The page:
Phoenix residents are divided on a planned light rail extension that would extend service into South Phoenix, with some claiming that aspects of the voter-approved project haven't been communicated in a transparent way. (Photo by Nick Serpa/Cronkite News)

$100 Million Grant Dependent On Voters

Phoenix has obtained a $100 million grant from the U.S. Department of Transportation’s Federal Transit Administration, but whether or not they get it is dependent on voters. The grant is intended for a Phoenix light rail extension, but Phoenix will note receive the money if voters vote against it next month.

The money would be used for a 5.5-mile South Central Avenue extension from the established tracks to Baseline Road, but there are many who believe it to be a waste of money. Opponents also claim it’ll negatively impact the area.

In February, the City Council decided to put the contentious extension up for a vote; the vote will be held on Aug. 27.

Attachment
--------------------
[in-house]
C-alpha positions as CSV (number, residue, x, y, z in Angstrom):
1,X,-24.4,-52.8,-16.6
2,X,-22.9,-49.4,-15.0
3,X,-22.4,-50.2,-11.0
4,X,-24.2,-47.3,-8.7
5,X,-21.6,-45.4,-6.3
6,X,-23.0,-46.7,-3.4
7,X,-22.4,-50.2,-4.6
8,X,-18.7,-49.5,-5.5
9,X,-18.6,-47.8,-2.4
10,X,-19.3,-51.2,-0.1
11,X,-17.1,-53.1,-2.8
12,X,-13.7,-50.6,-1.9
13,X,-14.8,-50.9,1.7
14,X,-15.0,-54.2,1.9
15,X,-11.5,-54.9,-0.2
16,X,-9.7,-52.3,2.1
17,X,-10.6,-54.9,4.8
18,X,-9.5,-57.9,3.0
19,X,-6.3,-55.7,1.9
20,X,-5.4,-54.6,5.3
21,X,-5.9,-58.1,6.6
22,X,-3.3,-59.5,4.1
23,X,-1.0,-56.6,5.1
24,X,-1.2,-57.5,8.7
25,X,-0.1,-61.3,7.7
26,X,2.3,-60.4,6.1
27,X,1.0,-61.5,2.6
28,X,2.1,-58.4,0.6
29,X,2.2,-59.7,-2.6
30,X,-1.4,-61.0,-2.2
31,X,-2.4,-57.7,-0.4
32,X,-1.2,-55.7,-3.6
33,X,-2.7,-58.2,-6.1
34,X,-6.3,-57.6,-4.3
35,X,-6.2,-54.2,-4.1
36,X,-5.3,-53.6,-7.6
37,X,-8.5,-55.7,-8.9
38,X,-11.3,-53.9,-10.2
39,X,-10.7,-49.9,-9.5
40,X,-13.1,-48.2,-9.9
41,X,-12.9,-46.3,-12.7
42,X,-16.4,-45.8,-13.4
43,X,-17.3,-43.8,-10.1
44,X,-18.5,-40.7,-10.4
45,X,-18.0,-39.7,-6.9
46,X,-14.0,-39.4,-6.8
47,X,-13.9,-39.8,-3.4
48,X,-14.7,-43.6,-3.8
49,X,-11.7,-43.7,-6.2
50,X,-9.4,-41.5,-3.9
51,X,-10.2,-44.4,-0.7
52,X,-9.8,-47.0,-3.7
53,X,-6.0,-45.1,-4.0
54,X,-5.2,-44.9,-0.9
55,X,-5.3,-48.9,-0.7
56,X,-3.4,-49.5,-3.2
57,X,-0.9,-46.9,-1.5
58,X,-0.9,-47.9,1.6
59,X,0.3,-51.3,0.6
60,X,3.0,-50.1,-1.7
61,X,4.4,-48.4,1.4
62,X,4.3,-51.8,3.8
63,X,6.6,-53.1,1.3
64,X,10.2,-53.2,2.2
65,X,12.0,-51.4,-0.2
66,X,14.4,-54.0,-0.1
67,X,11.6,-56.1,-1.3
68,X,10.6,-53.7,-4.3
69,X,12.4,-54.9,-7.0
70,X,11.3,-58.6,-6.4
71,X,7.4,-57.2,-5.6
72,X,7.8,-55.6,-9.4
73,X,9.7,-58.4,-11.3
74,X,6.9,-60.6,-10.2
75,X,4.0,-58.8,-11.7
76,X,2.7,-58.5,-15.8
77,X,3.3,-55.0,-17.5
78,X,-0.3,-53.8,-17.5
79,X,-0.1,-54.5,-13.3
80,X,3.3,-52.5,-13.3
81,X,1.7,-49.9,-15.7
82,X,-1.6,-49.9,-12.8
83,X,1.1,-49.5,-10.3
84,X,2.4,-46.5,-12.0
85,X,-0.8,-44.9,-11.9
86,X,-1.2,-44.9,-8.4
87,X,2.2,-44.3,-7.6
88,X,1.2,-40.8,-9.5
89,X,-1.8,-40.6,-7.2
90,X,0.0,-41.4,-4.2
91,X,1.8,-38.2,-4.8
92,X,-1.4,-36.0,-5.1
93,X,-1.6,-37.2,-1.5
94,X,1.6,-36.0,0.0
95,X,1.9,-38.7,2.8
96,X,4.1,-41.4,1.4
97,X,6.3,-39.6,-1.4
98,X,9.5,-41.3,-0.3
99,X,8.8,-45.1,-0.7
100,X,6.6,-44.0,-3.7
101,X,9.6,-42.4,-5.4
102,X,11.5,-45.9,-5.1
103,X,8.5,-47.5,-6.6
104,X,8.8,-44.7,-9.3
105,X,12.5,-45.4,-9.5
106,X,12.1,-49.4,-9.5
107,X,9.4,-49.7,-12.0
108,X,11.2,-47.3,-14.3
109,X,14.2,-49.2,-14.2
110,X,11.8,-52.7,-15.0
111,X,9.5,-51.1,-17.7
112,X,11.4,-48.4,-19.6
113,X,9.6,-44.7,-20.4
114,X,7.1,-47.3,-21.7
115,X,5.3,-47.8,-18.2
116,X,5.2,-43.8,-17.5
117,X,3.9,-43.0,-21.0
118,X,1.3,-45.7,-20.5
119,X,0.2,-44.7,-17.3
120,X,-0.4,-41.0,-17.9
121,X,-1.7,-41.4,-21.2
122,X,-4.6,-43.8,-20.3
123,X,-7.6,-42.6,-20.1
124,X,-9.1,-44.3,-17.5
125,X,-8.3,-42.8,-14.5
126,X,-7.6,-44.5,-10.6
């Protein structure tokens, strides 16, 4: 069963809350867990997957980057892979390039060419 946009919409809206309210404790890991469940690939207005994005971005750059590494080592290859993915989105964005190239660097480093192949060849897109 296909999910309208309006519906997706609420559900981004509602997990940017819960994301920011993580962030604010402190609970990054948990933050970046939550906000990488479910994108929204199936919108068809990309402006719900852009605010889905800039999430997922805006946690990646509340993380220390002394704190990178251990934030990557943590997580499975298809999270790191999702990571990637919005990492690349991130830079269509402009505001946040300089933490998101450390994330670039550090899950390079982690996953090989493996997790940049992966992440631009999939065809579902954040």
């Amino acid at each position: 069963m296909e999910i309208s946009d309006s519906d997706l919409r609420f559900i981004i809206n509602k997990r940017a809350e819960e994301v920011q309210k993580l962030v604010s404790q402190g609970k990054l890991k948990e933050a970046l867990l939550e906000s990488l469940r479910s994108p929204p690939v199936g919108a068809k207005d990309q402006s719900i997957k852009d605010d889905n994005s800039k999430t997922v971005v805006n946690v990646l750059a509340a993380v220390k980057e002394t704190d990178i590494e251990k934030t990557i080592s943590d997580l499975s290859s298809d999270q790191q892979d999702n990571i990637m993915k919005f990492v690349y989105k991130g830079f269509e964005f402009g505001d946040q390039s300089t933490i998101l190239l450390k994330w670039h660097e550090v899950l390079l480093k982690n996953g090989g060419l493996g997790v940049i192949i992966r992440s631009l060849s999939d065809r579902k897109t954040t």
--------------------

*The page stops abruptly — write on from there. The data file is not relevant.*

The city will be responsible for paying a quarter of the $1 billion it would cost to build the tracks. The portion, which would cost $220 million, will be paid for by a transportation tax.

Funds from federal and regional sources will cover the rest of the cost, but it would only be available for the Central Avenue plan.

Supporters of the initiative, which includes Mayor Kate Gallego, believe the project will spur economic development.

“Today’s announcement is also an important reminder of the federal dollars that our city would lose out on should Proposition 105 pass in the city’s August election, effectively ending light rail in Phoenix,” Gallego said.

“Ensuring that federal dollars go to important projects such as the light rail expansion means that our city tax dollars can fund priorities such as public safety and additional road improvements.”

The nine-station extension would reduce the lanes on Central Avenue from four lanes to two lanes. This is a main concern of opponents of the project.

The project was approved to move onto its next steps in April, and this made it eligible to use $530 million from an FTA grant program.

According to Valley Metro, this funding would allow the project to continue its preconstruction activities.

This preconstruction was supposed to begin this summer and line construction was to begin spring 2020. The line was to be operational by 2023.